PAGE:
CIE4608 – Atmospheric observation – Q4 – 4 ECT
Taught by: Christine Unal, Tim Vlemmix, Pieternel Levelt, Dave Donovan
This course has a variety of subjects. The part of Christine is the largest subject of the course and mainly focuses on radar observations where Dave’s part is focusing on lidar observations. The part of Tim is about air quality and how to obtain it. It has a strong overlap with the subject covered in CIE4606 – Simulation and visualization. Pieternel Levelt also give two lectures about the satellite mission in which she is greatly involved.
The course exists of 3 three assignments (30% of total grade) (on radar observations, air quality and lidar observations) and 5 (small) homework assignments which are graded but hardly have influence with 7% on the total grade. The other 63% of the total grade are based on the exam.
CIE4610 – Mass transport – Q4 – 4 ECTS
Taught by: Pavel Ditmar + guest lecturers
Mass transport is an interesting course on the observations and conclusions of the mass transport on Earth mostly based on data obtained from the GRACE mission. This course will learn you about the models behind the results and will let you think on the drawbacks and conclusions you can draw from the obtained results. Accuracy of the results is also an important topic. At the end of the course there are a few guest lectures on various applications of the GRACE mission.
This course has 5 assignments which will build up to a relatively big model in the last assignment. You will need this model for the paper you will write in the end of the course. Except for this paper and the assignments, the total grade is also based on a presentation at the end of the course. There is NO exam for this course.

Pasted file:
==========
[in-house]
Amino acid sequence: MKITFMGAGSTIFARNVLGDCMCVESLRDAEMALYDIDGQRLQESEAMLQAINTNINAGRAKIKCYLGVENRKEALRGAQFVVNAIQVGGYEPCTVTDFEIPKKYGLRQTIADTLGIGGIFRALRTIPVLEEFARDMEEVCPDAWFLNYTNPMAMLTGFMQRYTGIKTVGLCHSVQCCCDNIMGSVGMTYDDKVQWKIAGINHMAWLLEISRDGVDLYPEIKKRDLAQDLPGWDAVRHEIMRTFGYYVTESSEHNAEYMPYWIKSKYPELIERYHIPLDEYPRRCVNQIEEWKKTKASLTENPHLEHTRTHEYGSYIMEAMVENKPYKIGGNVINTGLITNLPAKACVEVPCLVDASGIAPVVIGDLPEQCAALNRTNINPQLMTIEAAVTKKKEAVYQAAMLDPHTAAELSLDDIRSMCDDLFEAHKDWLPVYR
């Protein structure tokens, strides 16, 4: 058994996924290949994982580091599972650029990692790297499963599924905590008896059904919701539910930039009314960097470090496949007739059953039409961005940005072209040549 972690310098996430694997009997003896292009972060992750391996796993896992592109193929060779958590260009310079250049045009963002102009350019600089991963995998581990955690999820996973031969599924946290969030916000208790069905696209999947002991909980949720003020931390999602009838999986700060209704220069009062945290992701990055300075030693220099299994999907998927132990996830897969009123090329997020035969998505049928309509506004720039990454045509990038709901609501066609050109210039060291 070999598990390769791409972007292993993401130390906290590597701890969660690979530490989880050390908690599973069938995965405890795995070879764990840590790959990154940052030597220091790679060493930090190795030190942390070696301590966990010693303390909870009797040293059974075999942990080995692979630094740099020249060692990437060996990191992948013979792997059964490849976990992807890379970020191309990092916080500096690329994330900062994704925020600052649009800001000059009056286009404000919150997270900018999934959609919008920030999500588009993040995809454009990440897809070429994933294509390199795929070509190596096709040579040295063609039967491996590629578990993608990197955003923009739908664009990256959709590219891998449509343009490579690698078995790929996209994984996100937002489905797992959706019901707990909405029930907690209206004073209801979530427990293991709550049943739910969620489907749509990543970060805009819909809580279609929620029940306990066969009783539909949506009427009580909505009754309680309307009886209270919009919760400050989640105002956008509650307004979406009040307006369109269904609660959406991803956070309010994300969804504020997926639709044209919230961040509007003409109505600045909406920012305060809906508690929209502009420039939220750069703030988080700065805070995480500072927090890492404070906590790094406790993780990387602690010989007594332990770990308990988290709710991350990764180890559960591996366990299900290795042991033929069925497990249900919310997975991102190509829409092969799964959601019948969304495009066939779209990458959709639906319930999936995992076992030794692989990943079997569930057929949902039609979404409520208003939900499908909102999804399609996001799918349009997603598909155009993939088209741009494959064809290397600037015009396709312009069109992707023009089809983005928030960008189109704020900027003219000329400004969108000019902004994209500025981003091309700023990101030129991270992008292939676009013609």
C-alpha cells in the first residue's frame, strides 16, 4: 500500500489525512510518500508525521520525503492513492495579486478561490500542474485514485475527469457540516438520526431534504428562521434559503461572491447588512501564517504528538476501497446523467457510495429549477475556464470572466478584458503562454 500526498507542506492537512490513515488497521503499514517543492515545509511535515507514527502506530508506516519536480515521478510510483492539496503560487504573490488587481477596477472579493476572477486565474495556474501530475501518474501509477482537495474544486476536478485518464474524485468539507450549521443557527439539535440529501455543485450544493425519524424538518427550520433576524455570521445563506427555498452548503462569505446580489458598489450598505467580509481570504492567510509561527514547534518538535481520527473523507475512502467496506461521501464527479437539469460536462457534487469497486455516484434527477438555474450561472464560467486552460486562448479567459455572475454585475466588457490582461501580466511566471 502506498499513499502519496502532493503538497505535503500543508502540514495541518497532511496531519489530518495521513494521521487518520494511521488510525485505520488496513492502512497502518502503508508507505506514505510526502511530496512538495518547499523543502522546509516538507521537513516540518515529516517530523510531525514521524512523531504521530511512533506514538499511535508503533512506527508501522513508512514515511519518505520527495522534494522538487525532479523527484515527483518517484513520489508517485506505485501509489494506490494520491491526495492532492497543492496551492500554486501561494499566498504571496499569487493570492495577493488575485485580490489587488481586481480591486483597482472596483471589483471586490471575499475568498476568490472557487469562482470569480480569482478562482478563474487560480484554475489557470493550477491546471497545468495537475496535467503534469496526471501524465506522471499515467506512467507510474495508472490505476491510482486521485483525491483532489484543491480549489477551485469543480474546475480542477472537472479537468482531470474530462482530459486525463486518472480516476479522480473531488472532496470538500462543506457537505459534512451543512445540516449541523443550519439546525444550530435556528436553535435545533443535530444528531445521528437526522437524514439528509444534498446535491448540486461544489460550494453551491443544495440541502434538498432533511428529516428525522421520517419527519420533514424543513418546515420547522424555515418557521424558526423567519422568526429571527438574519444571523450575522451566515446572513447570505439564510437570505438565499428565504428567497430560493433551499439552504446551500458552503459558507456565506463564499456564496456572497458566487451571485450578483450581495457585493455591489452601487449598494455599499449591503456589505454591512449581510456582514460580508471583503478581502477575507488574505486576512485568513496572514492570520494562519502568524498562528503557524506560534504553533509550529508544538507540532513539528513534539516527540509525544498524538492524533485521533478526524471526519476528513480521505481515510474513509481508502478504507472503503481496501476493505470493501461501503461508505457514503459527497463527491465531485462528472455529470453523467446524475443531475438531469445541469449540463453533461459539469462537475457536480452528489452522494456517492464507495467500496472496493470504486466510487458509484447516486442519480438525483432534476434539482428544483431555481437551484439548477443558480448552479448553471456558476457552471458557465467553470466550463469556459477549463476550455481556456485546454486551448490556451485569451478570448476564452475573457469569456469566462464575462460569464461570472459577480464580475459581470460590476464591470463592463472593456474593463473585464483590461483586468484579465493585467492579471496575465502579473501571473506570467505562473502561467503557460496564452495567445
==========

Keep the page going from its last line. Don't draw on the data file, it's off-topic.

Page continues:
AE4874-I – Astrodynamics I – Q1 – 4 ECTS
Taught by Eelco Doornbos, Kevin Cowan
Astrodynamics I is mostly covered by Eelco and leads you through some of the basics in astrodynamics. The course is based on mathematics but the focus is (luckily) not on the derivations but on the results of these mathematical computations. The majority of lectures contain the many-, three- and two-body problem and different orbits are handled. Furthermore, Hill spheres, orbit perturbations, radiation pressure and satellite aerodynamics are mentioned. This makes it an interesting mix of subjects.
This course has no assignments (which can be seen as an advantage or disadvantage) so the final grade will be purely based on the exam.
AE4872 – Satellite orbit determination – Q1 & Q2 – 6 ECTS
Taught by: Ernst Schrama, Wouter van der Wal, Pieter Visser
Satellite orbit determination is a course which will run for two periods. The theoretical part will be handled in the first quarter while there is a practical in the second period. The theoretical part of the course has some overlap with the general GRS courses (e.g. atmospheric delay, coordinates, time), but even these overlapping parts will give some new insights. The major part of the course, however, is new for the GRS-student and handles relativity, dynamics, application of the Kalman filter and (some mathematics of) orbit determination itself. It is an interesting course which gives you a good insight in the (basics) of SOD. The practical is also very valuable because during this practical you will work with real satellite data.
The theoretical part contains 4 assignments and an exam at the end of the first quarter. The practical has 4 assignments that are not graded (in the first 4 weeks) which are the basis for the end assignment which results in a ‘fail’ or ‘pass’ for the practical.
The department of Atmospheric Remote Sensing at the Institute of Atmospheric Physics (IPA), Deutsches Zentrum für Luft- und Raumfahrt e.V. (DLR), at Oberpfaffenhofen, Germany, invites applications for a Ph.D. position on Ground-based remote sensing of greenhouse gases – quantification of localized carbon dioxide and methane emissions.
The department of Atmospheric Remote Sensing at the Institute of Atmospheric Physics (IPA), Deutsches Zentrum für Luft- und Raumfahrt e.V. (DLR), at Oberpfaffenhofen, Germany, invites applications for a Ph.D. position on Satellite remote sensing of greenhouse gases – carbon dioxide retrievals from NASA‘s OCO-2.
The department of Atmospheric Remote Sensing at the Institute of Atmospheric Physics (IPA), Deutsches Zentrum für Luft- und Raumfahrt e.V. (DLR), at Oberpfaffenhofen, Germany, invites applications for a Ph.D. position on Modelling of greenhouse gases: the benefit of a geostationary satellite mission for constraining sources and sinks.